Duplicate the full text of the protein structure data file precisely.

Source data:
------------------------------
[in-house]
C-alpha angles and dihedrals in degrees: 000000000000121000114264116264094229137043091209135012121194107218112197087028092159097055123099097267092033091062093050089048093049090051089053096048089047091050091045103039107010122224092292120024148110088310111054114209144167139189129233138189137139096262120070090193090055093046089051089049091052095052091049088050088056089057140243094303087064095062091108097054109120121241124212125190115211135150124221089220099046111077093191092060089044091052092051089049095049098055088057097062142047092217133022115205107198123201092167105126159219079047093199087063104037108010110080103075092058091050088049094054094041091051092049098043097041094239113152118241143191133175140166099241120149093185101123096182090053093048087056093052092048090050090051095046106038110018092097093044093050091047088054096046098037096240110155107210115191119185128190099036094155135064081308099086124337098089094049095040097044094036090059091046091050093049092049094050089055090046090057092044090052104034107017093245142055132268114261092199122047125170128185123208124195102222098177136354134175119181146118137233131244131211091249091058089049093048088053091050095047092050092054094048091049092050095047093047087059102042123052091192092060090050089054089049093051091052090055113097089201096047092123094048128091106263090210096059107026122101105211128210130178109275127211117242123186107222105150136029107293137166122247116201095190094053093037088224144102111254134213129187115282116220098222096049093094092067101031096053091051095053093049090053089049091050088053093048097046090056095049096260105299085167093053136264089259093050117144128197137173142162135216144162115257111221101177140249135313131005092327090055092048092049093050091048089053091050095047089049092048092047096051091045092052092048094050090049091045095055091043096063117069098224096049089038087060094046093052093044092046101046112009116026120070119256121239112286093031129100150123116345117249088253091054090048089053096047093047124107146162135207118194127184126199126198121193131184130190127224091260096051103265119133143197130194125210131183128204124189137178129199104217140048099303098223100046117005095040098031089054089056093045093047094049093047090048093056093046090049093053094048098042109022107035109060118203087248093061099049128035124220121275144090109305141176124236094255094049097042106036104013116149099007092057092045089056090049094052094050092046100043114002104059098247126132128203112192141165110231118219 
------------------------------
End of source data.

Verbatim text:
[in-house]
C-alpha angles and dihedrals in degrees: 000000000000121000114264116264094229137043091209135012121194107218112197087028092159097055123099097267092033091062093050089048093049090051089053096048089047091050091045103039107010122224092292120024148110088310111054114209144167139189129233138189137139096262120070090193090055093046089051089049091052095052091049088050088056089057140243094303087064095062091108097054109120121241124212125190115211135150124221089220099046111077093191092060089044091052092051089049095049098055088057097062142047092217133022115205107198123201092167105126159219079047093199087063104037108010110080103075092058091050088049094054094041091051092049098043097041094239113152118241143191133175140166099241120149093185101123096182090053093048087056093052092048090050090051095046106038110018092097093044093050091047088054096046098037096240110155107210115191119185128190099036094155135064081308099086124337098089094049095040097044094036090059091046091050093049092049094050089055090046090057092044090052104034107017093245142055132268114261092199122047125170128185123208124195102222098177136354134175119181146118137233131244131211091249091058089049093048088053091050095047092050092054094048091049092050095047093047087059102042123052091192092060090050089054089049093051091052090055113097089201096047092123094048128091106263090210096059107026122101105211128210130178109275127211117242123186107222105150136029107293137166122247116201095190094053093037088224144102111254134213129187115282116220098222096049093094092067101031096053091051095053093049090053089049091050088053093048097046090056095049096260105299085167093053136264089259093050117144128197137173142162135216144162115257111221101177140249135313131005092327090055092048092049093050091048089053091050095047089049092048092047096051091045092052092048094050090049091045095055091043096063117069098224096049089038087060094046093052093044092046101046112009116026120070119256121239112286093031129100150123116345117249088253091054090048089053096047093047124107146162135207118194127184126199126198121193131184130190127224091260096051103265119133143197130194125210131183128204124189137178129199104217140048099303098223100046117005095040098031089054089056093045093047094049093047090048093056093046090049093053094048098042109022107035109060118203087248093061099049128035124220121275144090109305141176124236094255094049097042106036104013116149099007092057092045089056090049094052094050092046100043114002104059098247126132128203112192141165110231118219 